The power of a promise


    Factories are humming again in America, Canada, China, Japan, Europe minus the UK, even in North Korea, where machines are churning out garments using China-made textiles.

    In the US, the manufacturing index hit a 13-year high of 60.8 in September on the back of strong conditions, even as some sectors expressed worries about rising supply costs due to hurricanes.

    In contrast, manufacturing activity in the Philippines remained muted in September. Data from the latest Nikkei/IHS Markit survey, a generally accepted market indicator, showed on Monday the Purchasing Managers’ Index (PMI) for last month stood at 50.8, little changed from a record low of 50.6 in August.

    The PMI is a composite index representing the weighted average of five subcomponents namely, new orders, output, employment, suppliers’ delivery time and stocks. A PMI index above 50 signals an expansion while readings below that benchmark signal a contraction.

    Since its peak in September 2016 and high levels of activity were sustained until around Christmas of that year, the trend has eased, with a sudden drop in January 2017. The decline may still be considered a normal trend after a sharp rise in demand during the holidays. But when the third quarter failed to rebound to anywhere near the year-earlier levels, the charts affirmed a waning of factory activity.

    Indeed, economist Bernard Aw of IHS Markit saw in the September survey results slowing output growth and a modest sales trend. Companies also blamed reduced overtime work and shortages in inputs, while a weak peso was seen adding to manufacturers’ worries. Coupled with supply shortages due to bad weather, costs for manufacturing inputs, especially in industrial metal and paper, increased further. Aw also noted reports of rising cost inflation affecting production levels.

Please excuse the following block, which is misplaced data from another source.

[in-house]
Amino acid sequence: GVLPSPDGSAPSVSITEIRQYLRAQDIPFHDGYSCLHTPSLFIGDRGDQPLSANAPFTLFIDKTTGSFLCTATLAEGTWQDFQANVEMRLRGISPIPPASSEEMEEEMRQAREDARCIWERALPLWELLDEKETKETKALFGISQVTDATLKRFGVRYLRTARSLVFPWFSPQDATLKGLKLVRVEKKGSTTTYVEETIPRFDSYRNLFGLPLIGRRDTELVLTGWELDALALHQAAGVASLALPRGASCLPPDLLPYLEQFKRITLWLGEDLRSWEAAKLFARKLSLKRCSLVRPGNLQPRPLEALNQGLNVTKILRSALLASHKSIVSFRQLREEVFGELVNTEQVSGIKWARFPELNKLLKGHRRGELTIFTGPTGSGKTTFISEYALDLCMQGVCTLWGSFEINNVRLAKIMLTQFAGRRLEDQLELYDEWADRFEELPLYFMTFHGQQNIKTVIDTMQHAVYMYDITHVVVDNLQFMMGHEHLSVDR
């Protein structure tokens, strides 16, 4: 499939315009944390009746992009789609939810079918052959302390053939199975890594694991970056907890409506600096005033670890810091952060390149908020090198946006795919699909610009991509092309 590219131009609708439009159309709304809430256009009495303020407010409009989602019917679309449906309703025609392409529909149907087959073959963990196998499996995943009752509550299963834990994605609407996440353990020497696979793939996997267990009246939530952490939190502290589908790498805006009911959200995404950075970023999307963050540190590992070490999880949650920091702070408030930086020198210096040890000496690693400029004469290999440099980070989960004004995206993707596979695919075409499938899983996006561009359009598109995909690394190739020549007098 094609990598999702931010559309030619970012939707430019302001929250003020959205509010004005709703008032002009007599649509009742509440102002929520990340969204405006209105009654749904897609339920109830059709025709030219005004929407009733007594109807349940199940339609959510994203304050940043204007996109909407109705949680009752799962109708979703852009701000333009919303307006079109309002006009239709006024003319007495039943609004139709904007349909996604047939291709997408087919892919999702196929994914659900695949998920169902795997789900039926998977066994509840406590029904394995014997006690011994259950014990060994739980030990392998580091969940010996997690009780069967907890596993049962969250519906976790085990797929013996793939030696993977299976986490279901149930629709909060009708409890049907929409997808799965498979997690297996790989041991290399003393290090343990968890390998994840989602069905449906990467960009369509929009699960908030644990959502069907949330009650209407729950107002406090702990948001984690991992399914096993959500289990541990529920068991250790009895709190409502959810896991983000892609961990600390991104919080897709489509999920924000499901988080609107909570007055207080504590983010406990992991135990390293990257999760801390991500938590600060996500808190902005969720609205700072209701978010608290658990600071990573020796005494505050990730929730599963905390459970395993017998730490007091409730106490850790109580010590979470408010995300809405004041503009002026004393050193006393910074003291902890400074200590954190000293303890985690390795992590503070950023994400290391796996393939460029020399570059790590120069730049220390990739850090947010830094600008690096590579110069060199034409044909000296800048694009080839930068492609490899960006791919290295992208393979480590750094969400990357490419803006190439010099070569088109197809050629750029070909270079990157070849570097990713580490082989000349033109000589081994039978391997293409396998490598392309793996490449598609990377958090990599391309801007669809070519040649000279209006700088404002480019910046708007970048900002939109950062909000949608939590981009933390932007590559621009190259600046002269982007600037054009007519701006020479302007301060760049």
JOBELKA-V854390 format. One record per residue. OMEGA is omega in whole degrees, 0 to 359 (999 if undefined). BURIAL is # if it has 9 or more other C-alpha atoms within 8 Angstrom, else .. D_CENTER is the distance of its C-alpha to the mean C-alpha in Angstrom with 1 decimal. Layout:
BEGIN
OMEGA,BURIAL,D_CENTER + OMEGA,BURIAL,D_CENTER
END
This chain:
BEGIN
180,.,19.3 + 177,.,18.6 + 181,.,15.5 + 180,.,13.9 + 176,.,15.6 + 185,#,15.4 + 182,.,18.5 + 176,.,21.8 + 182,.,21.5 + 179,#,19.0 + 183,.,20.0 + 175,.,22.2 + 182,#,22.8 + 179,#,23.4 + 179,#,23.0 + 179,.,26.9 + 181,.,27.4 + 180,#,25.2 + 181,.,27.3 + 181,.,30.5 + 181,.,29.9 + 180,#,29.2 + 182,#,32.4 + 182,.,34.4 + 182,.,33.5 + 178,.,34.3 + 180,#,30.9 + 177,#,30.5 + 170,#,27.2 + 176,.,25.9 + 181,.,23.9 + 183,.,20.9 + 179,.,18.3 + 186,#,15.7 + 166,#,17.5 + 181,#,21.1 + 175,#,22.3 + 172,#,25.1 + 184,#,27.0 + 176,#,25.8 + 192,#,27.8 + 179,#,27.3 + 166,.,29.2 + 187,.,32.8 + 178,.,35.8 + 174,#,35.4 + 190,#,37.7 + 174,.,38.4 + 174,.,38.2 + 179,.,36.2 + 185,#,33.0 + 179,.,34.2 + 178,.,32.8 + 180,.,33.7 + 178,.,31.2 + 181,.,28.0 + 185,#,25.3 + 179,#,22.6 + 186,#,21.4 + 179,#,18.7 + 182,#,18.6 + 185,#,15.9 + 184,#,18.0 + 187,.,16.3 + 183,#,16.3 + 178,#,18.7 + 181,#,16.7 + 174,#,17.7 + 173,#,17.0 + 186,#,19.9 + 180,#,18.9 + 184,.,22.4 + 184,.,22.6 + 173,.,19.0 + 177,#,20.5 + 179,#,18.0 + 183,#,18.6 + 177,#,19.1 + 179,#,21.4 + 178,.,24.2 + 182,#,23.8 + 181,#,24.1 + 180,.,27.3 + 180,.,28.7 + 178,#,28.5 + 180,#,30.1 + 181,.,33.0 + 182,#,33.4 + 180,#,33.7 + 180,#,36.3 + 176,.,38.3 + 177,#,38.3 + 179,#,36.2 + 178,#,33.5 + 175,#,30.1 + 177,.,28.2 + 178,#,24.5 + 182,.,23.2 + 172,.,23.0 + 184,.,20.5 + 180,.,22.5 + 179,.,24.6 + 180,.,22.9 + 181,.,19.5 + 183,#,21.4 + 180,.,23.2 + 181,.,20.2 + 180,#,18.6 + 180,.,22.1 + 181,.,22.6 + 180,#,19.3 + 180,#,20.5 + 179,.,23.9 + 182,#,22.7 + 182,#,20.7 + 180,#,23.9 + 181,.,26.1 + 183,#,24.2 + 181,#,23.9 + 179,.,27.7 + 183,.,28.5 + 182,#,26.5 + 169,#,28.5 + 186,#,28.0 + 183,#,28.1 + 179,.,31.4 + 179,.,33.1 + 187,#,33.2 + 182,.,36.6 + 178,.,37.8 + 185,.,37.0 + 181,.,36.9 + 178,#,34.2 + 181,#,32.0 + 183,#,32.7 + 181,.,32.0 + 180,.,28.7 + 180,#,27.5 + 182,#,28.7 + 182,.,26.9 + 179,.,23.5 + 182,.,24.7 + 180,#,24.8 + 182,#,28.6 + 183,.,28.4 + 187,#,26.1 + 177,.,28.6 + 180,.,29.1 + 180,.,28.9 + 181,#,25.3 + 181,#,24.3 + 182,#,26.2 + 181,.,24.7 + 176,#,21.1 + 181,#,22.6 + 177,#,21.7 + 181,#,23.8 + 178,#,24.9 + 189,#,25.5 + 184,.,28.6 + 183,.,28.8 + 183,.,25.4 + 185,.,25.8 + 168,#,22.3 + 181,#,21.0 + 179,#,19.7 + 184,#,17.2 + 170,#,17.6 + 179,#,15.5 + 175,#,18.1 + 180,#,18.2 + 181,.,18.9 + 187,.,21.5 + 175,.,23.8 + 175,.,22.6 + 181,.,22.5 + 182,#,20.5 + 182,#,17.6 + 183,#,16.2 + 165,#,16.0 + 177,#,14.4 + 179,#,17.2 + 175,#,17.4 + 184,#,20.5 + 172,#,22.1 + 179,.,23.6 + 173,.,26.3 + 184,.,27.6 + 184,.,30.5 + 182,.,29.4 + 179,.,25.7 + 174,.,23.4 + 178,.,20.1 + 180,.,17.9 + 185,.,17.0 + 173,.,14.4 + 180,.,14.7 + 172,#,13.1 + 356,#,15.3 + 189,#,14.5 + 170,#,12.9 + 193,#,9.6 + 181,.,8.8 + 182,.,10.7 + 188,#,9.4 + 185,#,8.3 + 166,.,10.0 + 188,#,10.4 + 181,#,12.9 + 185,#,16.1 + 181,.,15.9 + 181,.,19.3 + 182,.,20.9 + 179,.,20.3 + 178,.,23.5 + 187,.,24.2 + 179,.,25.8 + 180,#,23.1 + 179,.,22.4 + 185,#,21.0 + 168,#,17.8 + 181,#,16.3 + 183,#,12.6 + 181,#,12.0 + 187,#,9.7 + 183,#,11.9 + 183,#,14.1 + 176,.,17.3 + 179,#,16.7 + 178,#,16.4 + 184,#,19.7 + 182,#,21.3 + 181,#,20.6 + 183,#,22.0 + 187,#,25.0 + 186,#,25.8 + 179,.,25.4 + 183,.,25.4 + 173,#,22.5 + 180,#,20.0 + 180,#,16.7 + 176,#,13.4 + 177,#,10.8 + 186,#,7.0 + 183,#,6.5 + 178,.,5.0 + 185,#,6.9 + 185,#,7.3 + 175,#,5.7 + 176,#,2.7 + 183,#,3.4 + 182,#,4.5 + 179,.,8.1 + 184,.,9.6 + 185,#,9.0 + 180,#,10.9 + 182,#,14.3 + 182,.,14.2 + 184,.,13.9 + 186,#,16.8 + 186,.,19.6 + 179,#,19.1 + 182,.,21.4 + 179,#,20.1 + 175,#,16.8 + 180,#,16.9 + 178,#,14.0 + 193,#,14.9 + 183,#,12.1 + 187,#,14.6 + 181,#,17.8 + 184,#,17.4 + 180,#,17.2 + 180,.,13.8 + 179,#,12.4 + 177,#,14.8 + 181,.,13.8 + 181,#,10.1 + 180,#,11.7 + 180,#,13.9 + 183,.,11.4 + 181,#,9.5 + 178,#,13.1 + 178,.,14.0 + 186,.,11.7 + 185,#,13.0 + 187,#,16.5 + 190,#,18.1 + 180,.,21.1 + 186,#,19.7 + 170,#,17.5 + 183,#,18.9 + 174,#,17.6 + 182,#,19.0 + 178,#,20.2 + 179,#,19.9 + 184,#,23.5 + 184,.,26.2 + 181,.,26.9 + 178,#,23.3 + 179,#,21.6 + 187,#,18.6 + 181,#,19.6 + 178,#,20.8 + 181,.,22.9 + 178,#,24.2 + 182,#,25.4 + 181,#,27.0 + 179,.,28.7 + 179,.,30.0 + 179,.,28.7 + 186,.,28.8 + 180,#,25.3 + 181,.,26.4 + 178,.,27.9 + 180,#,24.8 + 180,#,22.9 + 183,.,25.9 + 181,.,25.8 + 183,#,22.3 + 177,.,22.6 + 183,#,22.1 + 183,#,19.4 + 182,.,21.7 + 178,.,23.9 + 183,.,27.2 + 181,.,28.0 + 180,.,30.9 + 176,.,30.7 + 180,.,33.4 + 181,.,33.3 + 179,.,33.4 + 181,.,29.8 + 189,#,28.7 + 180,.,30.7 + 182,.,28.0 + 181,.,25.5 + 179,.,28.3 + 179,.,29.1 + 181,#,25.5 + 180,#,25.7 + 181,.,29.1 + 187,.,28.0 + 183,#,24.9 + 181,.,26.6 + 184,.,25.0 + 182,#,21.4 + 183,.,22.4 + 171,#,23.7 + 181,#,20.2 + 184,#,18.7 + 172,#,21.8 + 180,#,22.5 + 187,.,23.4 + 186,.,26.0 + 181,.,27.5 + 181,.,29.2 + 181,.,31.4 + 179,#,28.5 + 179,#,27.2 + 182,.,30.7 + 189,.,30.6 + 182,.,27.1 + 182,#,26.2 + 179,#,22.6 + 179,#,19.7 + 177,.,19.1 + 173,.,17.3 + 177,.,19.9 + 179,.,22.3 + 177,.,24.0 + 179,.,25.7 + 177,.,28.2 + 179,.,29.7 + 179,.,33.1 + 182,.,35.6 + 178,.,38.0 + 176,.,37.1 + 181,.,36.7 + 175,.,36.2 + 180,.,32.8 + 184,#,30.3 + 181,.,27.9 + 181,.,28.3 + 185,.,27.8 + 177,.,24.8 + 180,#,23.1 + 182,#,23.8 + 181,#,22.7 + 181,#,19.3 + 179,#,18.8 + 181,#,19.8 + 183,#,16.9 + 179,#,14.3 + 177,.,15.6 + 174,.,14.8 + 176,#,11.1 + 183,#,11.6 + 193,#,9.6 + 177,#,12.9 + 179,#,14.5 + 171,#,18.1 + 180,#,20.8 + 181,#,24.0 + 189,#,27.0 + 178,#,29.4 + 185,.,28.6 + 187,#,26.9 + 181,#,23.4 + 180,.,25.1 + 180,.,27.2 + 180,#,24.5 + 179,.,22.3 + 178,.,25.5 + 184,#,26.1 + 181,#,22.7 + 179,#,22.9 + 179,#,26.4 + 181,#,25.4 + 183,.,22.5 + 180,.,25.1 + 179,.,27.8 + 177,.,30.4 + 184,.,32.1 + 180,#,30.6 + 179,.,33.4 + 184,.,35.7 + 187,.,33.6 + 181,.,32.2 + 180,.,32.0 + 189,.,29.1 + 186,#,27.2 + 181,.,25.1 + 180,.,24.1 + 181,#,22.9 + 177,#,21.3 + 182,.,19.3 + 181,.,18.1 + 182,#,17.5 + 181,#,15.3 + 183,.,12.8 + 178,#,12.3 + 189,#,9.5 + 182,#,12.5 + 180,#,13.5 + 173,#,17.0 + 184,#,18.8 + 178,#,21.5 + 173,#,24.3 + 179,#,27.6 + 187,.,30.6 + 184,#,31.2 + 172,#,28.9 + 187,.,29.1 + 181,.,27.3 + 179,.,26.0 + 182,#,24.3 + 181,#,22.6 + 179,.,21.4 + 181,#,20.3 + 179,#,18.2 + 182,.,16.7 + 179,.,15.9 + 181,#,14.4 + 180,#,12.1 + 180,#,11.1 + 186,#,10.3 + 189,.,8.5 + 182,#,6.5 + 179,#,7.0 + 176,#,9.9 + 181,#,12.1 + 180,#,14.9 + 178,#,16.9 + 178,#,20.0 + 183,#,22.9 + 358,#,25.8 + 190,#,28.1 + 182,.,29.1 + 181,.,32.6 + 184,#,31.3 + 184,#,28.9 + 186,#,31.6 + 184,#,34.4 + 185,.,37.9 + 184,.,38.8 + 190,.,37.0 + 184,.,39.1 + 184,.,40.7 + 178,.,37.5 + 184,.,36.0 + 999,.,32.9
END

We must be relieved the indicator did not slip below 50 after the sector hit the doldrums in August.

    In fact, the PMI registered an uptick in September, and behind this mild growth, Aw, the economist saw an underlying tone of optimism.

    He noted that survey respondents, looking ahead, cited various reasons to remain optimistic, including higher sales forecasts, new product launches, improving economic conditions, marketing activity and business expansions. Majority of companies (67 percent) anticipate output to increase over the next 12 months, and that in turn, encouraged them to prepare for higher production growth by building up stocks of raw materials and semi-finished goods.

    That optimism encouraged manufacturers to increase their purchases of inputs at the end of the third quarter. Purchasing activity rose noticeably faster compared with the previous month, which contributed to a larger buildup in pre-production inventories.

    “It is reasonable to link the optimism to robust economic growth and public infrastructure spending,” Aw said.

    When the PMI dropped in August, it reflected the growing sense of uncertainty among manufacturers over how much the squabbles in local politics, corruption and killings could disrupt the country’s economic momentum.

    The following month, however, Philippine industries showed they could no longer afford to wallow in such gloomy outlook as the world’s leading economies kept pushing onward.

    Besides the US, another close ally, Japan, recorded the highest jump in confidence among its biggest manufacturers in a decade, with its latest quarterly Tankan report showing a reading of 22, beating market expectations for a reading of 18.

    Not wanting to be left behind, Philippine industries chose to keep their sense of direction intact, holding on to the government’s promise of spending on the big infrastructure projects in the months ahead, hopeful of sustaining annual growth at about 7 percent and staying resilient as they have always been.


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